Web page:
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Navigating the web can require typing the same details again and again: Passwords, addresses, and credit card details, for example. To give some respite to your fingers and thumbs, most browsers now offer autocomplete features that save this information and retrieve it automatically when you need it.

This can be hugely convenient, but you may be concerned about your privacy and security online. And even if you are not, it’s important to be aware of what your browser is saving and where you can access it.

Remember that anyone who sits in front of your computer can use this auto-fill data, so your computer password is essentially the only barrier protecting sensitive details such as your address or your social security number from unscrupulous eyes.

Find your data in Google Chrome

Click the three dots (top right) and then go to Settings. Choose Auto-fill from the list on the left to see all the data your browser is storing (and syncing between multiple devices, if you’ve enabled this option under You and Google and Sync and Google services).

Select Passwords to see a master list of all the login credentials Chrome is keeping safe for you—You’ll be able to search through them via the box to the top left, view them by clicking on the eye icons, or edit them by selecting the three dots on the right. You can toggle the options at the top to stop Chrome from remembering your passwords and logging you into sites automatically, and you can also click Check passwords to see if your login details have shown up in a data breach or are too easy to guess.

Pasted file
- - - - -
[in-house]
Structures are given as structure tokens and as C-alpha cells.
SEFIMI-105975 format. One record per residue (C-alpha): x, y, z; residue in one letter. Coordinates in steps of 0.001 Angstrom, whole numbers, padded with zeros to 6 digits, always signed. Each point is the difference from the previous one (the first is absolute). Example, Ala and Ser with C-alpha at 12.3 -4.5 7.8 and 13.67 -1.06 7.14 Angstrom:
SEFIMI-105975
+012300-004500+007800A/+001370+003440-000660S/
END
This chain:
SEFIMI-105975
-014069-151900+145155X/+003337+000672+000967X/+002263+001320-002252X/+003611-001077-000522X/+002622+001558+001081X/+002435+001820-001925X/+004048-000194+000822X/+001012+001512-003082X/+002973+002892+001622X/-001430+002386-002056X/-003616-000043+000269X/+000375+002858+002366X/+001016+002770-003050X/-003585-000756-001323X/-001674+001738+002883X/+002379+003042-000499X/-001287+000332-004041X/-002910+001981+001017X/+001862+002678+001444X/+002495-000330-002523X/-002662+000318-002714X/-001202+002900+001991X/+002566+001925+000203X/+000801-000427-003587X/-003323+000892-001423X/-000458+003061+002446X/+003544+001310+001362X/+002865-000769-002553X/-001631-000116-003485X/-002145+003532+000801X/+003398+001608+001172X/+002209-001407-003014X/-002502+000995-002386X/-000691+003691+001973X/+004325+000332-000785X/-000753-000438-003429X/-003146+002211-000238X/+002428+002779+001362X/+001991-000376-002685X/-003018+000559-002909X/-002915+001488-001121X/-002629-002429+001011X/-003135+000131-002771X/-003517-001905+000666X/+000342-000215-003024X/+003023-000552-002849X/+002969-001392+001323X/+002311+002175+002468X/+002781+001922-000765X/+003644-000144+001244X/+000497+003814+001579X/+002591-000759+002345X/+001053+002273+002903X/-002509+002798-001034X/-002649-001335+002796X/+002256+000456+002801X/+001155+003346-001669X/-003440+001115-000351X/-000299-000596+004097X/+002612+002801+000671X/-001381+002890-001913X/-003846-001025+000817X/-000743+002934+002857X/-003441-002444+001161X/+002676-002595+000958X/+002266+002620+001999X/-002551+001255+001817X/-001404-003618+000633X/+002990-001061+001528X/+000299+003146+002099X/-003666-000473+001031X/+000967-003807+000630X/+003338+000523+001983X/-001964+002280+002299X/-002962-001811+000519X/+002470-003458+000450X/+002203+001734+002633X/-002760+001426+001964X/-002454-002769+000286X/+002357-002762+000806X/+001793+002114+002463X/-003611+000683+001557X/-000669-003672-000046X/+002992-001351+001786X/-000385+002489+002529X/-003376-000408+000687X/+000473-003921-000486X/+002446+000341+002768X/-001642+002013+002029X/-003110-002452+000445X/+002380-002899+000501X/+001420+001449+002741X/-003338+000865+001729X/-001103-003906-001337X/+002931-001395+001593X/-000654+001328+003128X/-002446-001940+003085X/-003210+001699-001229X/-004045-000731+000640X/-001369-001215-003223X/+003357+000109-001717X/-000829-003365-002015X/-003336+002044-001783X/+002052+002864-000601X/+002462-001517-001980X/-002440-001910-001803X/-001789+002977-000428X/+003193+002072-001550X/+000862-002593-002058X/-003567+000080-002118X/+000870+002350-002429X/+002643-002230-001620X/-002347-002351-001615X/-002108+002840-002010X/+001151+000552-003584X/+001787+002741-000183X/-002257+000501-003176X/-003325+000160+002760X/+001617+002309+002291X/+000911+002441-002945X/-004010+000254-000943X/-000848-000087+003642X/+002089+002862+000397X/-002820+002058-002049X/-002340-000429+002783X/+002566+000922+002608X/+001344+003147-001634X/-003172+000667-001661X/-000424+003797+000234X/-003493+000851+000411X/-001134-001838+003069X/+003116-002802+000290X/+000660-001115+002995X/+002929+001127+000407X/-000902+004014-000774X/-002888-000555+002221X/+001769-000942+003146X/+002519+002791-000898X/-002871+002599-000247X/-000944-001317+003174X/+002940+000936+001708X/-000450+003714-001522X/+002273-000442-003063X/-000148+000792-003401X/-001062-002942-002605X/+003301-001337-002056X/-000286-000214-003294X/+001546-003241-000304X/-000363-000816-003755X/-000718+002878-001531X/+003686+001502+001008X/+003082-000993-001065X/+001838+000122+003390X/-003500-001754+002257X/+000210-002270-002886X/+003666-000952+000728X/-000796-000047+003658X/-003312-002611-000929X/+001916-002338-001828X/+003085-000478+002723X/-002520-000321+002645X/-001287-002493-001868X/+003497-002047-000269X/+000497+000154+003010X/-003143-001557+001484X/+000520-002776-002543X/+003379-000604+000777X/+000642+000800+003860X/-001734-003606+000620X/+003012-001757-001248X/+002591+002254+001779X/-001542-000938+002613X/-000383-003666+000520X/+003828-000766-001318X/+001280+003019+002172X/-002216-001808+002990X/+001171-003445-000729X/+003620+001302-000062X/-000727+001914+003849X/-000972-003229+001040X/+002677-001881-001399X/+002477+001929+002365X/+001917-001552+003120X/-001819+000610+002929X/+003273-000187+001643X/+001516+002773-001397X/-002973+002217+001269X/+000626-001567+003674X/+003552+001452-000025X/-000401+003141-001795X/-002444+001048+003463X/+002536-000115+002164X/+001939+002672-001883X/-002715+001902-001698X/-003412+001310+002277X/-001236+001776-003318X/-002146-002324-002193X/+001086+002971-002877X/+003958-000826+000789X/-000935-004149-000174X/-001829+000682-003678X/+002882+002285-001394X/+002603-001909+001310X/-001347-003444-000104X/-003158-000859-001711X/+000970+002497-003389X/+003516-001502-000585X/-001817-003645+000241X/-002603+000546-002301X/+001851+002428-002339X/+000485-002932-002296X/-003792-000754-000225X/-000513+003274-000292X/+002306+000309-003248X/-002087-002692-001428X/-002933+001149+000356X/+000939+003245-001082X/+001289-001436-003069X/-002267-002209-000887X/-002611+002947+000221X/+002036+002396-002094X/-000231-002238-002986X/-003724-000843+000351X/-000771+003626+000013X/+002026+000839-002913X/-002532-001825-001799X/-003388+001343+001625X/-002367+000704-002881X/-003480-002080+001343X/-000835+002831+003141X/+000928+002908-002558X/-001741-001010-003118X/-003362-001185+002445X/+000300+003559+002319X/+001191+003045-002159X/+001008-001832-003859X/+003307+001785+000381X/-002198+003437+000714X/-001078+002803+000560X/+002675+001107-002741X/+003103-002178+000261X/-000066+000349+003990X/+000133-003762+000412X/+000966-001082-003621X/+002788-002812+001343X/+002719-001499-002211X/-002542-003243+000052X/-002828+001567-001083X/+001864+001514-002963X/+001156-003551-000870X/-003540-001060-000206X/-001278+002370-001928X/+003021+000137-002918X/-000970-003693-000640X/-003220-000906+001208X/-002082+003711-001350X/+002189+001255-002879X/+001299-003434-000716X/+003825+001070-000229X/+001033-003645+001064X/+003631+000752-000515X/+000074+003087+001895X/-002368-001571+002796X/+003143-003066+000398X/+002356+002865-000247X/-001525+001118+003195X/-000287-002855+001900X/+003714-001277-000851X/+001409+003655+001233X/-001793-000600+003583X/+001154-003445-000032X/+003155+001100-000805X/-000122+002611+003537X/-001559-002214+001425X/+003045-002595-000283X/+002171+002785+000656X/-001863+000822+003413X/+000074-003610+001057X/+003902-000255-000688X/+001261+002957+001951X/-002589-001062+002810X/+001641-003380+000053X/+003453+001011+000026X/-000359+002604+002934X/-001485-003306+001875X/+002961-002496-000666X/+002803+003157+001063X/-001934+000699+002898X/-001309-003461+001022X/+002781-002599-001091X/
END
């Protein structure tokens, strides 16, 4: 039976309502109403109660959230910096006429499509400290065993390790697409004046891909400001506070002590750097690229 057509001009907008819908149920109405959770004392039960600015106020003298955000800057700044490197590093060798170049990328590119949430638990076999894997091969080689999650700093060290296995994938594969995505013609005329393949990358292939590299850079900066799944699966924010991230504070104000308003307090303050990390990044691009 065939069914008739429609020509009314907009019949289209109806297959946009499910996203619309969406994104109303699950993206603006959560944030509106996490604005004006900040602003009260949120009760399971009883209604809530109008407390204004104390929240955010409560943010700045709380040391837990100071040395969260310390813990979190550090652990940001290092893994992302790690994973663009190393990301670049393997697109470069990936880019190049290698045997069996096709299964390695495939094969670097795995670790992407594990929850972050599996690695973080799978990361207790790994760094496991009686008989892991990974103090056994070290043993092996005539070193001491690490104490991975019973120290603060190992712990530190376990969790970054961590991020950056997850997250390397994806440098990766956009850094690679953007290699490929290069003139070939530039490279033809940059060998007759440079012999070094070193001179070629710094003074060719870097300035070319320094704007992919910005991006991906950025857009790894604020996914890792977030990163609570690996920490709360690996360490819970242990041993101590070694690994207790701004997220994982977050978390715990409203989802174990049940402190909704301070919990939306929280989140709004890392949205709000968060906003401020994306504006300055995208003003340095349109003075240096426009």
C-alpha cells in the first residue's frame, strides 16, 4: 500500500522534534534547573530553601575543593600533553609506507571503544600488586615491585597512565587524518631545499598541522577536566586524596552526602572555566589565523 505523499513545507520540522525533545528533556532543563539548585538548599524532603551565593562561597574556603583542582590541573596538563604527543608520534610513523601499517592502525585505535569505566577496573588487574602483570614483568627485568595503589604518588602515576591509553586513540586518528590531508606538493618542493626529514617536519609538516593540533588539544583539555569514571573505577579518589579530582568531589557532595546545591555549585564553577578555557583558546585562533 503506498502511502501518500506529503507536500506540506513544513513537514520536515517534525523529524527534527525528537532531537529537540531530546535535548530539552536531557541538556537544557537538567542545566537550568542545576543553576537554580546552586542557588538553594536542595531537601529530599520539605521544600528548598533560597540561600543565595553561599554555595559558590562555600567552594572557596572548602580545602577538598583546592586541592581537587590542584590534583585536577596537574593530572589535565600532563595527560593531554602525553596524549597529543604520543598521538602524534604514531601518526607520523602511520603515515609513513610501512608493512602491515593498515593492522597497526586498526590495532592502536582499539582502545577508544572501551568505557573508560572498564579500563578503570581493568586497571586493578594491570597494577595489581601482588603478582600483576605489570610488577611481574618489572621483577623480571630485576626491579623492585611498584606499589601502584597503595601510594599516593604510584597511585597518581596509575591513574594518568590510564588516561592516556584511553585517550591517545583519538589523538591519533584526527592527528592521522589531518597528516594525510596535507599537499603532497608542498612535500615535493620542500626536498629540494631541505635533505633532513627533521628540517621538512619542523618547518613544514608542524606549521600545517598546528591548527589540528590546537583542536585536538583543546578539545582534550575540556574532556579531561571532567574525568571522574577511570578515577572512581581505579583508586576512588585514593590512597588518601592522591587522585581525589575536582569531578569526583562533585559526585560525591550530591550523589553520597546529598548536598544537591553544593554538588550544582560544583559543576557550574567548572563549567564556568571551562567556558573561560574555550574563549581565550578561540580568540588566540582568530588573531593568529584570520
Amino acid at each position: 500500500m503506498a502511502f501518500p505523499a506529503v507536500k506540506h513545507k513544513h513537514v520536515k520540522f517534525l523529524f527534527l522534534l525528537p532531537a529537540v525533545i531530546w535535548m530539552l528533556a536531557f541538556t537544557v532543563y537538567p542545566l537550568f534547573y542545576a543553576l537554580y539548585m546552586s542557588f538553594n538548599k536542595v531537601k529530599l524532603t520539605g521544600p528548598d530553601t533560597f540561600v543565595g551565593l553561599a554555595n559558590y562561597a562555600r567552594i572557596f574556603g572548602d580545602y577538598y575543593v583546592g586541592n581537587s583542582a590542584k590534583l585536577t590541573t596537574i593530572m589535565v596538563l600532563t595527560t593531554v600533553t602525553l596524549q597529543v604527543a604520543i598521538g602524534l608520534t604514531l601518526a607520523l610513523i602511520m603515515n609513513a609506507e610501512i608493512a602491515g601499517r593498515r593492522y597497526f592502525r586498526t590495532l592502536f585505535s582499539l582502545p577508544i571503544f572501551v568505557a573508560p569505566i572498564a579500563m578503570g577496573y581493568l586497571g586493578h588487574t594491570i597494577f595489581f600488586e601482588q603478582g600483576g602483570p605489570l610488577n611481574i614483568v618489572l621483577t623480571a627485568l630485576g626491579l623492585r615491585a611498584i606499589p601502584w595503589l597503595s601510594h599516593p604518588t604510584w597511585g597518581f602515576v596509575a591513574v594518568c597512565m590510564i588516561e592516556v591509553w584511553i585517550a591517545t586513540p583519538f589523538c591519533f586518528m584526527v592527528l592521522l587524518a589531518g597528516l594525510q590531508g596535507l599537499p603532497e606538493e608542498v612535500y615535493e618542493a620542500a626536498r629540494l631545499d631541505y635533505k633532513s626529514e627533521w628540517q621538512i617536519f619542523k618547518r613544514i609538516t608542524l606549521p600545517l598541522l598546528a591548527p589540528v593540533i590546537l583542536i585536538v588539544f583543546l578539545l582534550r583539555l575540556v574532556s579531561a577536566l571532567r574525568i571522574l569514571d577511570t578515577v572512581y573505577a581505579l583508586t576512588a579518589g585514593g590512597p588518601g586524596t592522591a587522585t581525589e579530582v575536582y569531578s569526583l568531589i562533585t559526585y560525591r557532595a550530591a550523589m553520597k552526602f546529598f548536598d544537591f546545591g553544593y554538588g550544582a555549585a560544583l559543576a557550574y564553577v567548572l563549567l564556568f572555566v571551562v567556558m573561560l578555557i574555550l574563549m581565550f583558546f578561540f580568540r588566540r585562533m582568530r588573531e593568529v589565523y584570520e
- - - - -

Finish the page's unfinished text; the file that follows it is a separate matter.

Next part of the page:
[Related: Apple, Google, and Microsoft team up for new password-free technology]

Choose Payment methods to see the debit and credit card data that Chrome has saved. As on the passwords page, you can set whether you want your browser to save this information by toggling the switch at the top. Meanwhile, on the list underneath, you’ll be able to view, edit, and delete information for individual cards—click the three dots to the side of an entry to modify it or remove it from the list. You’ll also see payment methods set up with Google Pay included in this list.

The other option on the Auto-fill page is Addresses and more (the “more” being phone numbers and email addresses linked to postal addresses). Select this entry and you’ll see the credentials Chrome has stored. Click the three dots to the side of any entry on the list to find the Edit and Remove options. If you’d rather Chrome didn’t hold on to this type of information, turn the Save and fill addresses toggle switch off.

Find your data in Microsoft Edge

Edge and Chrome are based on the same Chromium code, so while you’ll notice some similarities between them, you’ll also see Microsoft has added plenty of its own unique tweaks on top. To find your personal information in Edge, click the three dots (top right), then choose Profiles from the list on the left. Via Sync you can choose whether the browser syncs your data across all devices where you have Edge installed.

The first menu to dig into is Personal info, which is where the program saves information like postal and email addresses, phone and even passport numbers. You can use the toggle switches to decide whether to store this data in Edge and click the three dots next to any entry to Edit or Delete it.